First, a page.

We’ve all been hurt. We’ve all been forgiven. We’ve all needed to be forgiven. But I seriously doubt we’ve forgotten.

“Forgive and forget” sounds good advice until you’re the one hearing it. When the conflict is personal and when the hurt is deep, it seems like you’re expected to do something impossible. And for the Christian, it begs the question: Is “forgive and forget” biblical?

Does God Forgive and Forget?

I am so thankful we serve a forgiving God! The Bible teaches that “All have sinned and fall short of the glory of God” (Romans 3:23) and “There is no one on earth who is righteous” (Ecclesiastes 7:20). You can say you’re a pretty good person, but the fact is no one has perfectly kept all of God’s commands.

Jesus died on the cross in order to forgive our sins and to remove the judgment we earned for ourselves (Romans 6:23).  We have been forgiven and washed clean through faith in Jesus Christ, “There is… no condemnation for those who are in Christ Jesus” (Romans 8:1).

Isaiah 42:25 says the LORD will “sweep away your transgressions…and remember them no more.” This, however doesn’t mean that God literally forgets them. Instead, the power of sin has been swept away, so God does not call it to mind anymore. We see this portrayed in Jesus’ very own body.

Jesus was crucified and nailed to the cross. When he rose from the grave, we know he still had nail holes in his hands. We know this, because Jesus showed them to Thomas when he said he wouldn’t believe Jesus rose unless he saw them and touched them. (John 21:24-29)

Jesus’ “resurrection body” still had scars. He remembered the sin for which he died. He remembered Thomas’ doubt. He perfectly forgave and remembered.

Forgiveness & Trust

God’s children are commanded to do as Christ did: to forgive and reconcile, even if it requires great sacrifice. We are called to be peacemakers (Matt. 5:9) and agents of reconciliation (2 Cor. 5:11-21). If Christians only show kindness and mercy towards those who are kind and merciful to them, then how are they any different from nonChristians (Luke 6:27-36)? Instead, Jesus called his disciples to a bold kind of mercy.

We can give forgiveness to those who hurt us. Sometimes forgiveness can take a long time to really give, and that’s ok. The deeper the offense, the longer it will take before you can really forgive that person. Don’t rush it. It’s ok to say, “I want to forgive you, and I’m trying to. But I’m just not ready yet, I need more time.”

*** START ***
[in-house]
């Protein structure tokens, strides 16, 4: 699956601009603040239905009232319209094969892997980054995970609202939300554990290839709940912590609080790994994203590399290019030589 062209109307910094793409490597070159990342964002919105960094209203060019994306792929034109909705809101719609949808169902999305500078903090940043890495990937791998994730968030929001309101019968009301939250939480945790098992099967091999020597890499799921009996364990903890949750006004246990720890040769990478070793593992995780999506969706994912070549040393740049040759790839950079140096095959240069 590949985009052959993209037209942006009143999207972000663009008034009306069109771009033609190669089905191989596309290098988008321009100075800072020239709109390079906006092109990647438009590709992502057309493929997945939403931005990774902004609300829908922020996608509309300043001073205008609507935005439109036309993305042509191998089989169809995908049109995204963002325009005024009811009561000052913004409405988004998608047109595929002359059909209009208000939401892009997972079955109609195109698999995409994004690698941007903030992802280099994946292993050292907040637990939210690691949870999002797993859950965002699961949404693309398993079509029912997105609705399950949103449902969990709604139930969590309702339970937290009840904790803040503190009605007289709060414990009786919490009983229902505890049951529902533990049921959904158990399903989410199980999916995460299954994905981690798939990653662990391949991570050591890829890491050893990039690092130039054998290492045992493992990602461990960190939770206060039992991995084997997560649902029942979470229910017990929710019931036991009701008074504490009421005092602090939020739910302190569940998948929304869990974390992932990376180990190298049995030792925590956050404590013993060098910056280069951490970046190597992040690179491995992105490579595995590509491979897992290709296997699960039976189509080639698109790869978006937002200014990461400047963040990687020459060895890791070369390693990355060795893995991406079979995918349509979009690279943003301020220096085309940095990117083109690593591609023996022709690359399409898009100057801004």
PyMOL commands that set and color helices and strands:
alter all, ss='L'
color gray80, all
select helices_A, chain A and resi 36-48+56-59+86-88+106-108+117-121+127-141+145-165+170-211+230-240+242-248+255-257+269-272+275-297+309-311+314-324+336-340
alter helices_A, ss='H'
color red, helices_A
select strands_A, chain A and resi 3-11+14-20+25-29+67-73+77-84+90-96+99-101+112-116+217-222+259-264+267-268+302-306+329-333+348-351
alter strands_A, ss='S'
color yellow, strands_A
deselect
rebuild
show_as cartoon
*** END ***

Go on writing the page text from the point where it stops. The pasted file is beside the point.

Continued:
“He who walks with the wise becomes wise. A companion of fools suffers harm” (Proverbs 13:20). If you suffered harm because you were hanging out with fools, then forgive them but don’t start walking with them again!

Forgiveness is given. Trust, however, is earned. If a person has shown themselves to be untrustworthy, it is not a mark of wisdom to put your trust in them. At the same time, Christians are people who live with the daily reminder that God has redeemed them and transformed their lives. Of course God can do the same thing for this untrustworthy person who has caused us harm.

So what are we to do? For the most part, forgiveness means you give someone the opportunity to regain your trust, but that starts in the small things and slowly increases as people prove their repentance and trustworthiness.

Pray for Wisdom

Life is complicated. Relationships are messy. We all need to pray for wisdom, and live with a heart that desires to glorify God. This may lead us back to people who caused great pain in our lives. God can bring is truly beautiful and miraculous healing and redemption.

As you navigate broken or strained relationships – pray for God’s wisdom. Keep your eyes fixed on Jesus Christ, who loved you while you were still his enemy. Remember Jesus’ prayer for his own crucifiers, “Father, forgive them. For they do not know what they are doing.” And in your heart, ask the Holy Spirit to give you a desire to forgive and be reconciled. That is the starting point for all potential reconciliation. From that point, pray for wisdom and for the peace of the Holy Spirit. Because not every broken relationship will be mended on this side of eternity… but living with resentment and anger is contrary to the way of the cross.

(note: this post is an edited/revised version of an older post)